How can I declare an array type variable defined as follows:

Inductive array (n : nat) : Type :=

tab : forall l : list Z, length l = n -> array n.

I want to declare as:

arrayConstant: array

You could write `arrayConstant : array 10`

instead, for an array of length 10.

In general, yoy want `arrayConstant : array m`

for some term `m`

of type `nat`

; my last example used `m = 10`

, but that's just an example.

Thank you for your reply.

I tried to do something like this but got the error : The reference n was not found in the current environment.

With code :

Inductive array (n : nat) : Type :=

tab : forall l : list nat, length l = n -> array n.

Definition n : nat.

Inductive Const : Type :=

| arrayConstant : array n -> Const.

Is it that you want `Variable`

rather than `Definition`

? A definition has to have a body, i.e, a specific natural number in this case.

Indeed, `n`

is not available after `Definition n : nat.`

— that command just _starts_ a definition, but `n`

is only available when you've _completed_ the definition — say, after `Defined.`

eg `n`

is available after

```
Definition n : nat.
exact 42.
Defined.
```

but that is best written as

```
Definition n : nat := 42.
```

I don't need to specify a value.

I'm looking to define an array type for some semantics.

Can you say a bit more about what you're trying to do, and why neither `Definition`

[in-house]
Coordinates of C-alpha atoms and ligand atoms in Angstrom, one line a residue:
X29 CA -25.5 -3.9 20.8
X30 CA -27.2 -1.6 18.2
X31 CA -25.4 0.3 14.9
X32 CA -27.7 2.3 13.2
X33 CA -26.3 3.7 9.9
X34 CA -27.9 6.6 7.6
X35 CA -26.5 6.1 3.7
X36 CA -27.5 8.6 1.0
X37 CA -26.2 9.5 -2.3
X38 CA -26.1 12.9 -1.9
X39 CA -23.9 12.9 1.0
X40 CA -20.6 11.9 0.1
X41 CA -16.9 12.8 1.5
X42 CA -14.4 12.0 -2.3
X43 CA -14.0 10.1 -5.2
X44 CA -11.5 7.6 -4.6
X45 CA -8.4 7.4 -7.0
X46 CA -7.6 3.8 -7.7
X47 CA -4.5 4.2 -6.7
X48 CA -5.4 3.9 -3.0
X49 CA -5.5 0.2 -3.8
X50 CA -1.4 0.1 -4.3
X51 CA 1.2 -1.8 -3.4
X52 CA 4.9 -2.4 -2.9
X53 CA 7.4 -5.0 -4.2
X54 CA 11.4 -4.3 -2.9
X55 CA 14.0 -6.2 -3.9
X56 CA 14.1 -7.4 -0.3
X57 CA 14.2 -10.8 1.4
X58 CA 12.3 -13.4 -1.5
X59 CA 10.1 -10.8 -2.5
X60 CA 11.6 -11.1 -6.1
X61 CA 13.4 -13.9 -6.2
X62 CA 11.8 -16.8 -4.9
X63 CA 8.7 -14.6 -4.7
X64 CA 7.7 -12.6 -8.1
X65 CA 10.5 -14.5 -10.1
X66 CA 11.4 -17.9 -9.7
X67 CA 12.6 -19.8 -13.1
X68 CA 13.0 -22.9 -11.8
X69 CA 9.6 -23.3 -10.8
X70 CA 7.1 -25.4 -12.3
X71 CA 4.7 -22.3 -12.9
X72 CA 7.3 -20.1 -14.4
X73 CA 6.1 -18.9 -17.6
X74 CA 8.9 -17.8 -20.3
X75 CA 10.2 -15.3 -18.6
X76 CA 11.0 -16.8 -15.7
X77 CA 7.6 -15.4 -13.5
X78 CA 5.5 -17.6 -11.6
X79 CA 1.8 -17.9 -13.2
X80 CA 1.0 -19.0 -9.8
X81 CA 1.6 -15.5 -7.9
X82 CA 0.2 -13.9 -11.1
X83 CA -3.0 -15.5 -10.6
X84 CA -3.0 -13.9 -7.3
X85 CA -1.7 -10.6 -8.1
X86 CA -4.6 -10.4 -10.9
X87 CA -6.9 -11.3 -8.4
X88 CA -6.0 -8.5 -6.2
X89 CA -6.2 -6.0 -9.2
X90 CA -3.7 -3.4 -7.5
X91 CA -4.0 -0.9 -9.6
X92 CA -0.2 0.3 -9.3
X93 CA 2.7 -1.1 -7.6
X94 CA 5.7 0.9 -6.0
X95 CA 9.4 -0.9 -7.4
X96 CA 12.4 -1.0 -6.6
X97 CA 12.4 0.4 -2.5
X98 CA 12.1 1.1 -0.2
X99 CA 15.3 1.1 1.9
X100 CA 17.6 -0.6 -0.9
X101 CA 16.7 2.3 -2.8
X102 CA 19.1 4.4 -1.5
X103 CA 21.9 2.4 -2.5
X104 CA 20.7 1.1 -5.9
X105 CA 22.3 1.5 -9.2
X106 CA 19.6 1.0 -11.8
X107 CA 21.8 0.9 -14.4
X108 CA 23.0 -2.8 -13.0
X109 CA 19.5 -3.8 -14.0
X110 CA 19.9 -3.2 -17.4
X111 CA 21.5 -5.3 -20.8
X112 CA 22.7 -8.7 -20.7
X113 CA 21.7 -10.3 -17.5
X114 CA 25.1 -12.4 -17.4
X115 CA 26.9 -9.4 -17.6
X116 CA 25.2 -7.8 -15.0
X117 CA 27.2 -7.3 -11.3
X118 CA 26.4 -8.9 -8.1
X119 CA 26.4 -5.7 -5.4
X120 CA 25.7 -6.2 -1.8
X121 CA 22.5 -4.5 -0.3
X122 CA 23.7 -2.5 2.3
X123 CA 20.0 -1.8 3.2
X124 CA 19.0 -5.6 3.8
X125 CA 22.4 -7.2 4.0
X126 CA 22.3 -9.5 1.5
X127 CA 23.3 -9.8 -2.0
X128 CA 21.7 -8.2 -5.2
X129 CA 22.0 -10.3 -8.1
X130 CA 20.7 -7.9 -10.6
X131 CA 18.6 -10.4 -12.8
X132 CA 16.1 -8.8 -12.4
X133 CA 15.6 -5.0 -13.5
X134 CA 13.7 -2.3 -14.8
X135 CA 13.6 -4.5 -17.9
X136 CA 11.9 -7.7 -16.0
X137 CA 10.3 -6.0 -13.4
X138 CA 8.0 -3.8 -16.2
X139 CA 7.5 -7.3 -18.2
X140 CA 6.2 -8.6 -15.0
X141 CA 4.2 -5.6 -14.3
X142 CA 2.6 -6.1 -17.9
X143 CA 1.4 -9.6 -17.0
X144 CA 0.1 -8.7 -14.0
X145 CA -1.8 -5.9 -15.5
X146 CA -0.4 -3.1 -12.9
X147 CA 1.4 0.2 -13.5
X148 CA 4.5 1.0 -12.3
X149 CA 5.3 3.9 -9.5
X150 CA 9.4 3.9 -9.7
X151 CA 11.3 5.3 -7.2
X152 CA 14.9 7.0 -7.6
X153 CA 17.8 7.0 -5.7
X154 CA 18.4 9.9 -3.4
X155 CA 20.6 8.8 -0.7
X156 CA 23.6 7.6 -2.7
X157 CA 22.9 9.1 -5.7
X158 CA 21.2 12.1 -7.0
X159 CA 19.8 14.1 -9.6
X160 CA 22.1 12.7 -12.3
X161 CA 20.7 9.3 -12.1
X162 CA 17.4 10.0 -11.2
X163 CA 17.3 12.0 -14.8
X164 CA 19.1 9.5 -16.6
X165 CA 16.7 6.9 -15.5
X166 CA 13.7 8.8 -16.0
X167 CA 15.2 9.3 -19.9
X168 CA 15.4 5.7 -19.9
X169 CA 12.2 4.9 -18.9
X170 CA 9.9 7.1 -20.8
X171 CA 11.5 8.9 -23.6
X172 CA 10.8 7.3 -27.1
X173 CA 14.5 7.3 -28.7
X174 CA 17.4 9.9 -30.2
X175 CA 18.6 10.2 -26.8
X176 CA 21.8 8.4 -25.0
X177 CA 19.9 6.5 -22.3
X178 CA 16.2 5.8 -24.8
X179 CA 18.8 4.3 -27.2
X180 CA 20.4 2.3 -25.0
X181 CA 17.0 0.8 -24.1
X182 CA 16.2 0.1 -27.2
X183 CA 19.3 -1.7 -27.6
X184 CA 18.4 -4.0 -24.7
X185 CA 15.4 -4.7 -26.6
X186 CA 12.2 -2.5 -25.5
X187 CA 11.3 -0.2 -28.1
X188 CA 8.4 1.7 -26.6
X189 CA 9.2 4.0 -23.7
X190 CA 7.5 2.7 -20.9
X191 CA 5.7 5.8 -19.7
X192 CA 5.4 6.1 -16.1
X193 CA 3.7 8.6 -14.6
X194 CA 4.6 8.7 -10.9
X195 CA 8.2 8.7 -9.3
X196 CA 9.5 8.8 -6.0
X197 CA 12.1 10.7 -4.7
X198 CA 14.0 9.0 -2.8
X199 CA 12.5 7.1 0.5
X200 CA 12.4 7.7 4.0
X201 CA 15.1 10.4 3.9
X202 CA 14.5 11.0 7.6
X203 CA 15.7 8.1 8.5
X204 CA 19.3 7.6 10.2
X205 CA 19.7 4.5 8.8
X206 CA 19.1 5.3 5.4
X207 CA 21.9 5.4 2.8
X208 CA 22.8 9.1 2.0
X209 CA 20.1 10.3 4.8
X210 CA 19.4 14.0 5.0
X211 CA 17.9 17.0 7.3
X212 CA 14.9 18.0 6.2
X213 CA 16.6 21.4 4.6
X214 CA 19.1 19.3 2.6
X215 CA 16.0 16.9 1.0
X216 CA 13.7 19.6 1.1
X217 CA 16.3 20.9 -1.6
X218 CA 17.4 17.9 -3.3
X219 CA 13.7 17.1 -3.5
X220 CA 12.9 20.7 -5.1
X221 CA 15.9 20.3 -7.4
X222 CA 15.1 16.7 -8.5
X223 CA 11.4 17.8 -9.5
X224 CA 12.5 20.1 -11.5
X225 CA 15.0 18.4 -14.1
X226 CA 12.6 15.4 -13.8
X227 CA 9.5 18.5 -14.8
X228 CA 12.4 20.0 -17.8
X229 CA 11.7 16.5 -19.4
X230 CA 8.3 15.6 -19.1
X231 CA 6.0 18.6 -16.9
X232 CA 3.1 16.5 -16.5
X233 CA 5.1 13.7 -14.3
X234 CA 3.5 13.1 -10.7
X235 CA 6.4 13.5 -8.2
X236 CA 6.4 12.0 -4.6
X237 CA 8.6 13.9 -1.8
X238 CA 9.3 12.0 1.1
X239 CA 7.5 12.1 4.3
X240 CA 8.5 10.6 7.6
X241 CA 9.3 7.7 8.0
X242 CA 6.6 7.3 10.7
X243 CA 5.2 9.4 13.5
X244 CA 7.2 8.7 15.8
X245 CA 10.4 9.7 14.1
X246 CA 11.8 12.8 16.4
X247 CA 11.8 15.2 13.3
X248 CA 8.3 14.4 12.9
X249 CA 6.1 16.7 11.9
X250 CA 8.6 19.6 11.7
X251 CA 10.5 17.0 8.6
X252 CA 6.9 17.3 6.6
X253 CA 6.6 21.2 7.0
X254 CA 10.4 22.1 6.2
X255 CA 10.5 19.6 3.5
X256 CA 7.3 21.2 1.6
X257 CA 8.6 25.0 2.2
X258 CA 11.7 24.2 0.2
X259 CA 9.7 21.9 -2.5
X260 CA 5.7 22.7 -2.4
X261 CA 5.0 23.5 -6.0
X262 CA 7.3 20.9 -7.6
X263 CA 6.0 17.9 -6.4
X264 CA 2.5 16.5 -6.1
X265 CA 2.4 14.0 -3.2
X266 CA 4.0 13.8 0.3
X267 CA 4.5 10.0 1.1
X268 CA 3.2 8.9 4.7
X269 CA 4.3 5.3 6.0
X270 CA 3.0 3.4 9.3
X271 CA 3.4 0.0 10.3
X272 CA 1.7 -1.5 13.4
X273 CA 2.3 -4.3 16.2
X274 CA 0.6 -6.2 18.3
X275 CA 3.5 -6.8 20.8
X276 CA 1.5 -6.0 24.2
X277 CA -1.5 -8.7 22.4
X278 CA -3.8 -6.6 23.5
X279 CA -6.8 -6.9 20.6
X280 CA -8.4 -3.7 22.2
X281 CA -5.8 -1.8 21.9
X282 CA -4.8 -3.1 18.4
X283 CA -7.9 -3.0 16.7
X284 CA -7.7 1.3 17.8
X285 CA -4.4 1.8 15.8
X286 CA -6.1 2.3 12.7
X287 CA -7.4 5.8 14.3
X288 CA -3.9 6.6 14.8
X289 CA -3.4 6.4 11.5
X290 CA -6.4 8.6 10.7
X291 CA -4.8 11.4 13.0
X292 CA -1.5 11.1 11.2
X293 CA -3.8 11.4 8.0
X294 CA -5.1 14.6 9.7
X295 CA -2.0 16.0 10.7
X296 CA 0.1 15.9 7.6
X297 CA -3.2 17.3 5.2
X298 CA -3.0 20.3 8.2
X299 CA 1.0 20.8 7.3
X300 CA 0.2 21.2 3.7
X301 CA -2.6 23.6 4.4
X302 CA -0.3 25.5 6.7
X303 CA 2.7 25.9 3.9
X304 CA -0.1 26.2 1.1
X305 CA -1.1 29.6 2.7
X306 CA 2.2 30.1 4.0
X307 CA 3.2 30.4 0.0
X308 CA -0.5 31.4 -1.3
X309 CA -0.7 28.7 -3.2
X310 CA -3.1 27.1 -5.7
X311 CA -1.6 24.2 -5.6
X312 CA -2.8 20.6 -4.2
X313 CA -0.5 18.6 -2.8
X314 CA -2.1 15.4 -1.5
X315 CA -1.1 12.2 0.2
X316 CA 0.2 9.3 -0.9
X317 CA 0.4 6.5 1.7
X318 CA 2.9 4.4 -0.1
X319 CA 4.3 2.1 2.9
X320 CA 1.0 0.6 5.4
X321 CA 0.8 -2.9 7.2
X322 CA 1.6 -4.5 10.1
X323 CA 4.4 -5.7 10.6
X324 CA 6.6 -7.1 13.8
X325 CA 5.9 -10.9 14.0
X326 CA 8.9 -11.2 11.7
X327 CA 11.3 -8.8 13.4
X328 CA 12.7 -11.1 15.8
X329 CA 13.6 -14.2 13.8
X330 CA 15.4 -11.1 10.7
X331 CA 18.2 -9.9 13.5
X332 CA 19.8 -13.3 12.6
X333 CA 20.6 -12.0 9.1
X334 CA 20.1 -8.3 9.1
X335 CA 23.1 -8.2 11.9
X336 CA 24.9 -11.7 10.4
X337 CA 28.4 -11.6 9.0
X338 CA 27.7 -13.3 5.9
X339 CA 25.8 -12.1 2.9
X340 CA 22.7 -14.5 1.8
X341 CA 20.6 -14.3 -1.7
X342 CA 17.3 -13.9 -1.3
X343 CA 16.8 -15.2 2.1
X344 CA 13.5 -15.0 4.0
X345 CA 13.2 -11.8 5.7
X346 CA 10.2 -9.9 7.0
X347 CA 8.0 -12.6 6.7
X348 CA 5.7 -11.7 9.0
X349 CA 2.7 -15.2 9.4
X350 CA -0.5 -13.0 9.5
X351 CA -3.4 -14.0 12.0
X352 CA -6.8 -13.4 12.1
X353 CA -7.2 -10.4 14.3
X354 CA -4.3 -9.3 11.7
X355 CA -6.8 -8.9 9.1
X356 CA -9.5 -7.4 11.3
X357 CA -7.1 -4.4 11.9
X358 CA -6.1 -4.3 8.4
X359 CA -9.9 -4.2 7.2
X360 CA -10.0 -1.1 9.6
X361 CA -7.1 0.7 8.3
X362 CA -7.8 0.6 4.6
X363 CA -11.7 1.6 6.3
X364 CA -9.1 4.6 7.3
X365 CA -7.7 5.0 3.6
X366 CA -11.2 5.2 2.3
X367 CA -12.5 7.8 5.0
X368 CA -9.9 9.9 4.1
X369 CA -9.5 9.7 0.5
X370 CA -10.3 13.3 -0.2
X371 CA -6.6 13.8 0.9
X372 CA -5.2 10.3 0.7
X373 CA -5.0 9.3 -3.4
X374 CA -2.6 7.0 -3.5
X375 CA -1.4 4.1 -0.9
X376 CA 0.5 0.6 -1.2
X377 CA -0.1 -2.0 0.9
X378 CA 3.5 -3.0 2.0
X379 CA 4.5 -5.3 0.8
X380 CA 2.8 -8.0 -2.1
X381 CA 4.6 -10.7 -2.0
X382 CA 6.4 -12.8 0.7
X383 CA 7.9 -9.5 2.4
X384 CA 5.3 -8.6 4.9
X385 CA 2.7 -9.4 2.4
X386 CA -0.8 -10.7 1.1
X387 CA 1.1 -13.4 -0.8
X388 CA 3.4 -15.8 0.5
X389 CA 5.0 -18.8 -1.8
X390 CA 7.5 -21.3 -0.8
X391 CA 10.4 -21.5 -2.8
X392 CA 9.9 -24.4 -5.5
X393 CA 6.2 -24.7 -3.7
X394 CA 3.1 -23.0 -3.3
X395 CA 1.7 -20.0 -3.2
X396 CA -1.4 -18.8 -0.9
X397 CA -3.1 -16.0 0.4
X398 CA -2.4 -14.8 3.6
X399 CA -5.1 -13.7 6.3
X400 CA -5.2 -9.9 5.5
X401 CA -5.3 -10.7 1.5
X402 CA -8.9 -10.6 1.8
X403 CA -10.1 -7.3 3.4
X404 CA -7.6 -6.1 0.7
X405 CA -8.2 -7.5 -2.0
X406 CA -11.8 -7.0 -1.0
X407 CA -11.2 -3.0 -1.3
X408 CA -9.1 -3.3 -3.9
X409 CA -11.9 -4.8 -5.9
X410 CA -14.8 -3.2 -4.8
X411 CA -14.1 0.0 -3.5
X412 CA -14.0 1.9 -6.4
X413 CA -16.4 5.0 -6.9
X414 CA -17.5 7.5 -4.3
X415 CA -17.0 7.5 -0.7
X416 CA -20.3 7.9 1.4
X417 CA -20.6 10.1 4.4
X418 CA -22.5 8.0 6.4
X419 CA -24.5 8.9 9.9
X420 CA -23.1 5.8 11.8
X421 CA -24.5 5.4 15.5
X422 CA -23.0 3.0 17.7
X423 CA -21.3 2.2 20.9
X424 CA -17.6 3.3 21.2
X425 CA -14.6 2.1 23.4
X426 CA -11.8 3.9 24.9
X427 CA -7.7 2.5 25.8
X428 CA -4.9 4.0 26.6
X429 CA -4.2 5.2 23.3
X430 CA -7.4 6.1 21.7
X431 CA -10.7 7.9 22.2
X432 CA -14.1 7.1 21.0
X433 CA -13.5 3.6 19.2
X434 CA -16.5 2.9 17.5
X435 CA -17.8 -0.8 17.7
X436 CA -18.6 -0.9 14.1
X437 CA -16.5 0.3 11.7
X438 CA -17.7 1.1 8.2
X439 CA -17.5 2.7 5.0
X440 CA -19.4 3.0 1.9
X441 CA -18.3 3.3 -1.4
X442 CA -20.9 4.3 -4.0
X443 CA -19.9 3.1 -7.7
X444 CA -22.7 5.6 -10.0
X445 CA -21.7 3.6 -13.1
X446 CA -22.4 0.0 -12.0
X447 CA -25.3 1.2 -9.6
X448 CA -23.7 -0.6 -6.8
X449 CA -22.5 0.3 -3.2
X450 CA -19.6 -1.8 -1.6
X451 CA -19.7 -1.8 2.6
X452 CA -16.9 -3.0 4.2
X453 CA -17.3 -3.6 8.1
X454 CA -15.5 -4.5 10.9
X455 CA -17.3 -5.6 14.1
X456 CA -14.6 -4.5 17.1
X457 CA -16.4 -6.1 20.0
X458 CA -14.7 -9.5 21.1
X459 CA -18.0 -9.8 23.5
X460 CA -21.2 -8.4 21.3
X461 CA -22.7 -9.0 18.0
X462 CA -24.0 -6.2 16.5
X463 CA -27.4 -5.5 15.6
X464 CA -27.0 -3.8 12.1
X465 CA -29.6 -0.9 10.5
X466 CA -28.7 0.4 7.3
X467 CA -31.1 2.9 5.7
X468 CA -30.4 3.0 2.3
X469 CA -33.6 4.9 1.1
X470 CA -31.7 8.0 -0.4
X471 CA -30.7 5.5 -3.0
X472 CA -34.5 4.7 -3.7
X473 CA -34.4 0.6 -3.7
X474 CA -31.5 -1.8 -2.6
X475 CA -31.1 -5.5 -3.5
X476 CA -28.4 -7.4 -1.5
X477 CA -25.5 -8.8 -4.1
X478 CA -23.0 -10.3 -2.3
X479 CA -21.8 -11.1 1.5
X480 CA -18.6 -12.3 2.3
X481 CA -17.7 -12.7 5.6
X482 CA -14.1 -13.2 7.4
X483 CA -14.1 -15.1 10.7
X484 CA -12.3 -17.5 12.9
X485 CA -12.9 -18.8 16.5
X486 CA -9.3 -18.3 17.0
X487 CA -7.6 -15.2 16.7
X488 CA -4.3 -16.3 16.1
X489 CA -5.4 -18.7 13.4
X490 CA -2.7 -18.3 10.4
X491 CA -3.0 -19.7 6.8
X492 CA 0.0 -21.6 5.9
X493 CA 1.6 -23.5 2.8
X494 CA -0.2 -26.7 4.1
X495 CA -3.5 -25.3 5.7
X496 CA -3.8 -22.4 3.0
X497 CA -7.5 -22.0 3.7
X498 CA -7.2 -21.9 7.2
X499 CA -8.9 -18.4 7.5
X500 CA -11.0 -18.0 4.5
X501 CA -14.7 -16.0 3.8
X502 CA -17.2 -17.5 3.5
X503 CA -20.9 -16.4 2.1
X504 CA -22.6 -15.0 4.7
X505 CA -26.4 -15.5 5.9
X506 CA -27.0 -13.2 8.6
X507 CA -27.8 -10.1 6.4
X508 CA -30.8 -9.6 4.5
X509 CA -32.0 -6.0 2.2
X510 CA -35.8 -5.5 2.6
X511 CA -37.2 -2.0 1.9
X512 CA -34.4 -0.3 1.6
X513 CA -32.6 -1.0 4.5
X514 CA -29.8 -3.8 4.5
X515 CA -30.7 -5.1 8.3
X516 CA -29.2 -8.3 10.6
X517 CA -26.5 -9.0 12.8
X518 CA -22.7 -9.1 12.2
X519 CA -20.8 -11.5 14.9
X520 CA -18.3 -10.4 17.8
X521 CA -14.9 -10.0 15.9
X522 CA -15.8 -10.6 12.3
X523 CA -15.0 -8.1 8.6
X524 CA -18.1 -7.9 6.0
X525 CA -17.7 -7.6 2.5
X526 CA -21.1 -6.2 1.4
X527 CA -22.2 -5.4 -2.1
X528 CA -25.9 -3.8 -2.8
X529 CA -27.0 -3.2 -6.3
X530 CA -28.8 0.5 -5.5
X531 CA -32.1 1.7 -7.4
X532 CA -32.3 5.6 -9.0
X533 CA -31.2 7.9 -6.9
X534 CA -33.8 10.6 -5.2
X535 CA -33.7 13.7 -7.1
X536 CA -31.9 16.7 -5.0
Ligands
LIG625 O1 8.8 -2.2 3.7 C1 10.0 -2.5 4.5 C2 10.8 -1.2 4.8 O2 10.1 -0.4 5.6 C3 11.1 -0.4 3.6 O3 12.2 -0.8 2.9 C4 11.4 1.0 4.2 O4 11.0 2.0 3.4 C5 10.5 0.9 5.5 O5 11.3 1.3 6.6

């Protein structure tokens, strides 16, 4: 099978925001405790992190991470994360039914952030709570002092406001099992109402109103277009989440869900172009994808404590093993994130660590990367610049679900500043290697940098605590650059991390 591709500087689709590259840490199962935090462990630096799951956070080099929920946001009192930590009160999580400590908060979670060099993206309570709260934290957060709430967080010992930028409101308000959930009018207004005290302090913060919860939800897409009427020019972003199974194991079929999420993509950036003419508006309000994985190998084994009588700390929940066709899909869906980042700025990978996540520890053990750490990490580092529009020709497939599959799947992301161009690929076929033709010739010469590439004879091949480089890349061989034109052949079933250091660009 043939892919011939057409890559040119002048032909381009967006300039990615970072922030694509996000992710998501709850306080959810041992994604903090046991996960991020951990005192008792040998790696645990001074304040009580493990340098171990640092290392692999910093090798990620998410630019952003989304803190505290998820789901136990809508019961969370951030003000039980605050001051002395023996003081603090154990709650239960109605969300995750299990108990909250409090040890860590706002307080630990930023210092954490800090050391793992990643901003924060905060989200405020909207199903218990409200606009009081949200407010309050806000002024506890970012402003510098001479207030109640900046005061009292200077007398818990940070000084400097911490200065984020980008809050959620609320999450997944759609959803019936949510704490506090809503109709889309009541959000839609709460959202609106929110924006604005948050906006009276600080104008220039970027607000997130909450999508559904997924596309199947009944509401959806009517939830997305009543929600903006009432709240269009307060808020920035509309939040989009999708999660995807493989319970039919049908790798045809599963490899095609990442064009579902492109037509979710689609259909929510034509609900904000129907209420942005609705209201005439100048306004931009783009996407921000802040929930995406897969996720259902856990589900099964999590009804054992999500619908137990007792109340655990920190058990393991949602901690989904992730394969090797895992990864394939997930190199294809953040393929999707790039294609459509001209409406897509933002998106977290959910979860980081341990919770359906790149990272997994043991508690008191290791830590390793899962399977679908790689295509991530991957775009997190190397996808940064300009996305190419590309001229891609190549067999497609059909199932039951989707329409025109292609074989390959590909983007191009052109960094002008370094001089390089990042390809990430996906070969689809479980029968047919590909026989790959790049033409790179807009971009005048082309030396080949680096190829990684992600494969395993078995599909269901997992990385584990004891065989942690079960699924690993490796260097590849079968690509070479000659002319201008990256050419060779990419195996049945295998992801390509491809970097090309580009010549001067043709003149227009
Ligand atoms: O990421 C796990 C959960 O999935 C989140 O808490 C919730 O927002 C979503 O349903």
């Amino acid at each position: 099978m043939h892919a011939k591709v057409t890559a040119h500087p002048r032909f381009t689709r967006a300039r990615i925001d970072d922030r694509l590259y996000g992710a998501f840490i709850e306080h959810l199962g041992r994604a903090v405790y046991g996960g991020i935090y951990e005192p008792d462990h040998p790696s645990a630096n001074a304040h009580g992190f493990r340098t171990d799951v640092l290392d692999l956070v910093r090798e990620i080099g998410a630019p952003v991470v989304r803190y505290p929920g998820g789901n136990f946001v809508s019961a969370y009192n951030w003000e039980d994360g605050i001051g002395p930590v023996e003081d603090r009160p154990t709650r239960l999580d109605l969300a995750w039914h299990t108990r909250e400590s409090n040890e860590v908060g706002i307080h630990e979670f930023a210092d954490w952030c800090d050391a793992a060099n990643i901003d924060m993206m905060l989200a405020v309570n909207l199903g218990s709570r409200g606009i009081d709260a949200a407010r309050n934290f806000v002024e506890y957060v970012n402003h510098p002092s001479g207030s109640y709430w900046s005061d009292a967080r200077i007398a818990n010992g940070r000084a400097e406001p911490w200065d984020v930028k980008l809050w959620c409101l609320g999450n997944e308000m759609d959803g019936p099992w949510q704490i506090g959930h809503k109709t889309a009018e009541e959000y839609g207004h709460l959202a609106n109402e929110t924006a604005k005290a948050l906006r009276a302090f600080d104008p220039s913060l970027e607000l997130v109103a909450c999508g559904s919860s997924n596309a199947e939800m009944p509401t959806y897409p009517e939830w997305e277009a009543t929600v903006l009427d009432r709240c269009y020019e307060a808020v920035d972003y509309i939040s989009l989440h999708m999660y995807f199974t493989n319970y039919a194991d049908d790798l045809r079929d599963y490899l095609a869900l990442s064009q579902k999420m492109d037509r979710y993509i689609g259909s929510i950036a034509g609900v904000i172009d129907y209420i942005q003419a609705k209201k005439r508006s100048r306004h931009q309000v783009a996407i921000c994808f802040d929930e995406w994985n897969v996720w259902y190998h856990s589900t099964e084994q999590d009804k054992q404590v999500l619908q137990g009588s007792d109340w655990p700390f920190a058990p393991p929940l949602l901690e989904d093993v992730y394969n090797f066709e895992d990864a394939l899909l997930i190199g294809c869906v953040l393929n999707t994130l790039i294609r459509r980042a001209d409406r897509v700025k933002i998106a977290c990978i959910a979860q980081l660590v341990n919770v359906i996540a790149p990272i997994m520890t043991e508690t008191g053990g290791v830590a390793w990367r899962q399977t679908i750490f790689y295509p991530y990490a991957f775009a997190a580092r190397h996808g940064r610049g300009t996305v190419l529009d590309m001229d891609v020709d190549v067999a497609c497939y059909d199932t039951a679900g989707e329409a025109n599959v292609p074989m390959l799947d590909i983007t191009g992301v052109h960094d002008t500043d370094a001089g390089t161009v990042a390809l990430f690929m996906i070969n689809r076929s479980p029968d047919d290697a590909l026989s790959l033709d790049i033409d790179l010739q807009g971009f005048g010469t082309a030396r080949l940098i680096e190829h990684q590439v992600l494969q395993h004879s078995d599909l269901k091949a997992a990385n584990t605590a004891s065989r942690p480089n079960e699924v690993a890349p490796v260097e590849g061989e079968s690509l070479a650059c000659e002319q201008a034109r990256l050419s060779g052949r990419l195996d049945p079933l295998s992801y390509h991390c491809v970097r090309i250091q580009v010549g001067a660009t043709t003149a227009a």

nor `Variable`

is the right thing?

Do you want to say something like “a `Const`

can be an `array`

of arbitrary length”? That'd look like:

```
Inductive Const : Type :=
| arrayConst {n} : array n -> Const.
```

(with no `Definition`

or `Variable`

or whatever). The idea is that the length is another piece of data packed into the constructor `arrayConst`

(along with the actual array).

I want to define an array type.

Then use this definition as a type.

How can I make this piece of code work:

Inductive array (n : nat) : Type :=

tab : forall l : list nat, length l = n -> array n.

Inductive Const : Type :=

| arrayConstant : array -> Const.

In case it helps, you can also consider the type `{ n & array n }`

(using notation https://coq.inria.fr/distrib/current/stdlib/Coq.Init.Specif.html#e6a434cae860987d1c5f61b342cc9e57), which is what you might be thinking of when you want to use `array`

as a type (the total space of arrays). By Currying, declaring `arrayConstant : { n & array n } -> Const`

is equivalent (at the level of isomorphism) to what I gave before.

Thanks a lot.

Last updated: Jun 15 2024 at 23:01 UTC